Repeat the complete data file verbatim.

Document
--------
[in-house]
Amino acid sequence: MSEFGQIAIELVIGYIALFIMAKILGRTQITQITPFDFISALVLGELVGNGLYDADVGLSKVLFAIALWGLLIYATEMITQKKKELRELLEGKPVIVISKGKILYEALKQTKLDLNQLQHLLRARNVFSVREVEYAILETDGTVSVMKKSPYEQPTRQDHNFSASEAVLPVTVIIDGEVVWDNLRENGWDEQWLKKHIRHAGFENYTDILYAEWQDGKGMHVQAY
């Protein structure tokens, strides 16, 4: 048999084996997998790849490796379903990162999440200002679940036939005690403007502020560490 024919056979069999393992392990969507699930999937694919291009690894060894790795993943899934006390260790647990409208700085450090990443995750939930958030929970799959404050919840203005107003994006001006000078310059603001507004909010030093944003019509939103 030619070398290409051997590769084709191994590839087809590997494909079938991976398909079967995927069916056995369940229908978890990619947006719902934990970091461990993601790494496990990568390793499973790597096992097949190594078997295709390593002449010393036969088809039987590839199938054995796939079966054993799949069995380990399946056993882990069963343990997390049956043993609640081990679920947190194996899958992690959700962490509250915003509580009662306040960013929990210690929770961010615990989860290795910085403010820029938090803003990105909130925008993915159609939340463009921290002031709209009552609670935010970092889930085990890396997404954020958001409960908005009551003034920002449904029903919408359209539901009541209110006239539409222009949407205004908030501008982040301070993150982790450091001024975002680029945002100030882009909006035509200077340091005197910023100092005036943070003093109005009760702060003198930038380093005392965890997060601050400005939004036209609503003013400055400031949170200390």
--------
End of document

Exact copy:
[in-house]
Amino acid sequence: MSEFGQIAIELVIGYIALFIMAKILGRTQITQITPFDFISALVLGELVGNGLYDADVGLSKVLFAIALWGLLIYATEMITQKKKELRELLEGKPVIVISKGKILYEALKQTKLDLNQLQHLLRARNVFSVREVEYAILETDGTVSVMKKSPYEQPTRQDHNFSASEAVLPVTVIIDGEVVWDNLRENGWDEQWLKKHIRHAGFENYTDILYAEWQDGKGMHVQAY
């Protein structure tokens, strides 16, 4: 048999084996997998790849490796379903990162999440200002679940036939005690403007502020560490 024919056979069999393992392990969507699930999937694919291009690894060894790795993943899934006390260790647990409208700085450090990443995750939930958030929970799959404050919840203005107003994006001006000078310059603001507004909010030093944003019509939103 030619070398290409051997590769084709191994590839087809590997494909079938991976398909079967995927069916056995369940229908978890990619947006719902934990970091461990993601790494496990990568390793499973790597096992097949190594078997295709390593002449010393036969088809039987590839199938054995796939079966054993799949069995380990399946056993882990069963343990997390049956043993609640081990679920947190194996899958992690959700962490509250915003509580009662306040960013929990210690929770961010615990989860290795910085403010820029938090803003990105909130925008993915159609939340463009921290002031709209009552609670935010970092889930085990890396997404954020958001409960908005009551003034920002449904029903919408359209539901009541209110006239539409222009949407205004908030501008982040301070993150982790450091001024975002680029945002100030882009909006035509200077340091005197910023100092005036943070003093109005009760702060003198930038380093005392965890997060601050400005939004036209609503003013400055400031949170200390």